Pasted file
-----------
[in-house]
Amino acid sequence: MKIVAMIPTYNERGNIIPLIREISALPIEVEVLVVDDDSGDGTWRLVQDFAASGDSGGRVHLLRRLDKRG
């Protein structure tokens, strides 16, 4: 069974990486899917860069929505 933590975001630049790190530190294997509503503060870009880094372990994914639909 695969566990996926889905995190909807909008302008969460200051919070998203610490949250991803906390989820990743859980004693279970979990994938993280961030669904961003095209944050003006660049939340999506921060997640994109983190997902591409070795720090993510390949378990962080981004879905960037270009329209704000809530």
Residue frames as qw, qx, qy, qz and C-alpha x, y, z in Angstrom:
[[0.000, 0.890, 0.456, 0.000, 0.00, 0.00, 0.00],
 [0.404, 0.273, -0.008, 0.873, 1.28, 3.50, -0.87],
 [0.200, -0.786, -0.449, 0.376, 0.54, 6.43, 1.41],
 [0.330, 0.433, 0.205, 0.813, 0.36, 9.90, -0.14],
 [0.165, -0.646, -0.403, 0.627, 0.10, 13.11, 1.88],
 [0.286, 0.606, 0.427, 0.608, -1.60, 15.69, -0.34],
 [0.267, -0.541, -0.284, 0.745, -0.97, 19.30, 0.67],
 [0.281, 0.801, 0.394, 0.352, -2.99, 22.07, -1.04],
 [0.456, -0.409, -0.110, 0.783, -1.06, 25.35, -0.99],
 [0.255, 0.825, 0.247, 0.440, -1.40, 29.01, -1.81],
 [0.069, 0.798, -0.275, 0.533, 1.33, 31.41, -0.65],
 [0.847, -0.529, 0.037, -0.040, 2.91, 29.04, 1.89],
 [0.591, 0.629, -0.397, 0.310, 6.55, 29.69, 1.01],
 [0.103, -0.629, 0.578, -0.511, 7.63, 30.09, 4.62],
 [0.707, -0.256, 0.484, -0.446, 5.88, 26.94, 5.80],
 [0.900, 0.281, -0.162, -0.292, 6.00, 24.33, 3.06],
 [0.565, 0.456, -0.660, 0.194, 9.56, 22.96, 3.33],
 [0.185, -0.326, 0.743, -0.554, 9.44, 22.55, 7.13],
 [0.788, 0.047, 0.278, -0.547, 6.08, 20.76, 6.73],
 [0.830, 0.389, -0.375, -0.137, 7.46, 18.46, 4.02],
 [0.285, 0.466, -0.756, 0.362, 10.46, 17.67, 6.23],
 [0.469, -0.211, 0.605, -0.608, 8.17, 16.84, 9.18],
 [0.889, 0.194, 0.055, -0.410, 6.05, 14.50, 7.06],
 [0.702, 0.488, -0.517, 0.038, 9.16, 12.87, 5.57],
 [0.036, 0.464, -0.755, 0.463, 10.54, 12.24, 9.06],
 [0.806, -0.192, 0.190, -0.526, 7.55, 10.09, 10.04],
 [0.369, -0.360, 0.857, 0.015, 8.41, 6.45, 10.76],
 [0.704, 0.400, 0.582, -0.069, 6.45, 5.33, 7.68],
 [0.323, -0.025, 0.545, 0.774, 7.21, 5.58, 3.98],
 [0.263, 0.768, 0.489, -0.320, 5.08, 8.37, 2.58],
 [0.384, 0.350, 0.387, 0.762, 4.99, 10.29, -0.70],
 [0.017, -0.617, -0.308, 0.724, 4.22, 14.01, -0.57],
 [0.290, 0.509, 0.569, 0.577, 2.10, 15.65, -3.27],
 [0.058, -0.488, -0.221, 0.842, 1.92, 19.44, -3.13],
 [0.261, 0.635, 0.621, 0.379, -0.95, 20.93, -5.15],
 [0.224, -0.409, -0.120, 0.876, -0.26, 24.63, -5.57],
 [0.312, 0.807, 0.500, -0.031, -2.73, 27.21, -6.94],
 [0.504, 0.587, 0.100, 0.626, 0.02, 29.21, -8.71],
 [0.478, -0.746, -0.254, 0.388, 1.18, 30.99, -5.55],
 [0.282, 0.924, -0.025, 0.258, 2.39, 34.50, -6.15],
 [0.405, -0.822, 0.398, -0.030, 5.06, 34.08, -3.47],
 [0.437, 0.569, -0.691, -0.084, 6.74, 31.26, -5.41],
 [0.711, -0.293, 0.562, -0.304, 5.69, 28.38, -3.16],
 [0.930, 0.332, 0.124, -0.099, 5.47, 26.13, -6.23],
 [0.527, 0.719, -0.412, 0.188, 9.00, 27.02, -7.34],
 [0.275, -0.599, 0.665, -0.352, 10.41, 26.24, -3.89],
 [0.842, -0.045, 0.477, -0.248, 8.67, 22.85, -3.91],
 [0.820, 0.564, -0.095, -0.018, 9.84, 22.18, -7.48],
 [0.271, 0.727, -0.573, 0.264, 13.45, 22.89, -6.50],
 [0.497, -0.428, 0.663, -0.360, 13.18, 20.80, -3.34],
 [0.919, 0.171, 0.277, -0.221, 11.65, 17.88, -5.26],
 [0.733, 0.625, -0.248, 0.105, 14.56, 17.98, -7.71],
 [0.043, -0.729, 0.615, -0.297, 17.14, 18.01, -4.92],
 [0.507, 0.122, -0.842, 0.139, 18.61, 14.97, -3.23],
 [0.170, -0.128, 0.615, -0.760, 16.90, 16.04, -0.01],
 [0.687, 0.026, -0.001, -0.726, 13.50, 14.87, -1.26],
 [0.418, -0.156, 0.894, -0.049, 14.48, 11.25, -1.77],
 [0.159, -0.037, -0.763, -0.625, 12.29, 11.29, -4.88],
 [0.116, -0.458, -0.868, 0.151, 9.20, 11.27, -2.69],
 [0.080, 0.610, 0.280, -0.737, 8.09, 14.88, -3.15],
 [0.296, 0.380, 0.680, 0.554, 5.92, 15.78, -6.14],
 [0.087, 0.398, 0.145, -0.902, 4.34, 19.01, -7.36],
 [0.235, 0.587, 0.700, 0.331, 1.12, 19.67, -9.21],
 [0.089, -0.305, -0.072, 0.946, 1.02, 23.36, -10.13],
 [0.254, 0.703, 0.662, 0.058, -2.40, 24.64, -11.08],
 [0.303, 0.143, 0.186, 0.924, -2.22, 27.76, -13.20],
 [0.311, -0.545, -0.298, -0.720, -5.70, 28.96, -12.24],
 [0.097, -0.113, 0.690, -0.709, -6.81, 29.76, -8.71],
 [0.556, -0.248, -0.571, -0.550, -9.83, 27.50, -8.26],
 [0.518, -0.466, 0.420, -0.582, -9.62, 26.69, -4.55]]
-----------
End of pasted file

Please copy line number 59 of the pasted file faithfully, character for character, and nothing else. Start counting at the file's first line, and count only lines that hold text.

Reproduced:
 [0.170, -0.128, 0.615, -0.760, 16.90, 16.04, -0.01],